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Effective Graduate Writing. Dr. Paul Bologna Biology and Molecular Biology. What is Good Writing. Concise Addresses the Question Logical Foundation = = Organized Arguments Grammar, Spelling, Citations & Quotations. Definition: Concise*. adjective

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effective graduate writing

Effective Graduate Writing

Dr. Paul Bologna

Biology and Molecular Biology

what is good writing
What is Good Writing
  • Concise
  • Addresses the Question
  • Logical Foundation = = Organized Arguments
  • Grammar, Spelling, Citations & Quotations
definition concise
Definition: Concise*
  • adjective
  • expressing or covering much in few words; brief in form but comprehensive in scope; succinct; terse.
  • Why? Minimizes the BS factor.
  • Why? Gets to the point!
  • Essays: Restating the question?
  • *http://dictionary.reference.com/browse/concise
addressing the question topic
Addressing the Question (Topic)
  • Is your writing clearly understood?
  • Are supporting arguments present?
  • Have you actually addressed what was in the question or did you go off on a tangent?
    • Checklist of points to be made
organized arguments
Organized Arguments
  • Pre-Writing Requirement: Regardless of Format (e.g., exam, essay, thesis)
  • Points to be made
  • Order of Explanation (logic of the argument)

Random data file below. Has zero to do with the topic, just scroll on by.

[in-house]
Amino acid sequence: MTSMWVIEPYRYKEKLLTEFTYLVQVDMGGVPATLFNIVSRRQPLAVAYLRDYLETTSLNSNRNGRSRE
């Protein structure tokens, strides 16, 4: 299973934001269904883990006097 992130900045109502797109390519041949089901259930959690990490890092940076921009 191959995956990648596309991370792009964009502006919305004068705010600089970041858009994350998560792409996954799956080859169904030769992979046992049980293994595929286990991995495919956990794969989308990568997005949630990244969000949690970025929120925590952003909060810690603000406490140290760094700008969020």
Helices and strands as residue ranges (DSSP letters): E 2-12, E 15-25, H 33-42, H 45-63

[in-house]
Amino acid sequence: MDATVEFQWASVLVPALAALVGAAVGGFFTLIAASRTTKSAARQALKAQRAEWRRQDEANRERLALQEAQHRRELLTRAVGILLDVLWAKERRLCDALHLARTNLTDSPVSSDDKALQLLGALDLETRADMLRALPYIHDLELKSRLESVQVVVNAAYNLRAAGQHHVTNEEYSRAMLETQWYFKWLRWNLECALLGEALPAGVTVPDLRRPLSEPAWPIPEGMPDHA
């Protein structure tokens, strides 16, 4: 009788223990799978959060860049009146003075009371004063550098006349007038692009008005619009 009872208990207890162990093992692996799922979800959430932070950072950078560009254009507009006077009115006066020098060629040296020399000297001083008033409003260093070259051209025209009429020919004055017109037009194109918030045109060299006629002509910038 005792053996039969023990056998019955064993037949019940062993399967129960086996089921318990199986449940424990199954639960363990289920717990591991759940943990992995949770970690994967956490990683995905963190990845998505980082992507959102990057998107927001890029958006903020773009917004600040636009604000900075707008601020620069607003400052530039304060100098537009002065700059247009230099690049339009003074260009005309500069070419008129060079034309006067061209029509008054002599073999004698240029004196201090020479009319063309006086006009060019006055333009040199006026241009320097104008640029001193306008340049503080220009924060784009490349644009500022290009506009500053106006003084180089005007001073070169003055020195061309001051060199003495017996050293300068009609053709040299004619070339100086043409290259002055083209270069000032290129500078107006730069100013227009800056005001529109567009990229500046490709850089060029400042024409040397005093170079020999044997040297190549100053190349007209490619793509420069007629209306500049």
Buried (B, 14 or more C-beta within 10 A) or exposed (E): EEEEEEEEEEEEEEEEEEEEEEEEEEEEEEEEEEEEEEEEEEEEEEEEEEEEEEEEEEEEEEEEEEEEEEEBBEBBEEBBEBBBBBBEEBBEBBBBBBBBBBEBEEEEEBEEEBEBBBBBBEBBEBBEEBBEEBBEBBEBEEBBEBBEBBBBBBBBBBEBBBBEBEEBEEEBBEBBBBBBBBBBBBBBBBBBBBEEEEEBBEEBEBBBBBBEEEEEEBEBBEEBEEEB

• Supporting Evidence
simple writing made simple
Simple Writing made Simple
  • Write down the ‘facts’
  • Organize the ideas
  • Assess the flow of ideas and supporting evidence: edit as needed
  • Develop an outline
  • Begin writing, follow your outline
graduate writing expectations
Graduate Writing Expectations
  • Examinations
  • Essays, Term Papers
  • Culminating Experiences
    • Literature Review, Lesson Plans/Curriculum Development, Case Studies, Thesis
  • Graduate Courses look for your ability to communicate an idea in a thorough manner.
  • Essays on Exams demonstrate your grasp of the material as well as the depth of your understanding (memorization of facts vs. deep learning)
  • Answer the questions, but with depth, in a limited time frame!
essays and term papers
Essays and Term Papers
  • Longer Content writing
  • Organization of ideas
  • Thoroughness of background research
essay examples
Essay Examples
  • Paper Summary, ‘Book Reports’
    • Demonstrate Basic Understanding
  • Compare-Contrast Papers
    • Assessing multiple angles of research, arguments with different supporting evidence, your interpretation
  • Synthesis Papers and Term Papers
    • Deep understanding of the complexity of the presented works
culminating writing literature review
Culminating Writing: Literature Review
  • Assessment of the current and historical information on a topic.
  • History of an idea or research development
  • Your interpretation of the topic.
  • Pro and Con arguments and supporting evidence.
  • Why? Deep learning (synthesis) of the topic
curriculum development
Curriculum Development
  • Assessment of the current and historical information on subject matter.
  • History of the pedagogy.
  • Finding a better way to teach the material.
  • Pro and Con arguments and supporting evidence.
  • Why? Improve knowledge, understanding, and application of the information for students.
culminating writing case studies
Culminating Writing: Case Studies
  • Assessment of the current interpretations and historical precedence. Who shaped the argument and why?
  • Your interpretation of the topic.
  • How might it be applied to a new case or under different circumstances (technology!)
  • Why? Synthesis of the topic
culminating writing thesis
Culminating Writing: Thesis
  • Assessment of the current and historical information on a topic.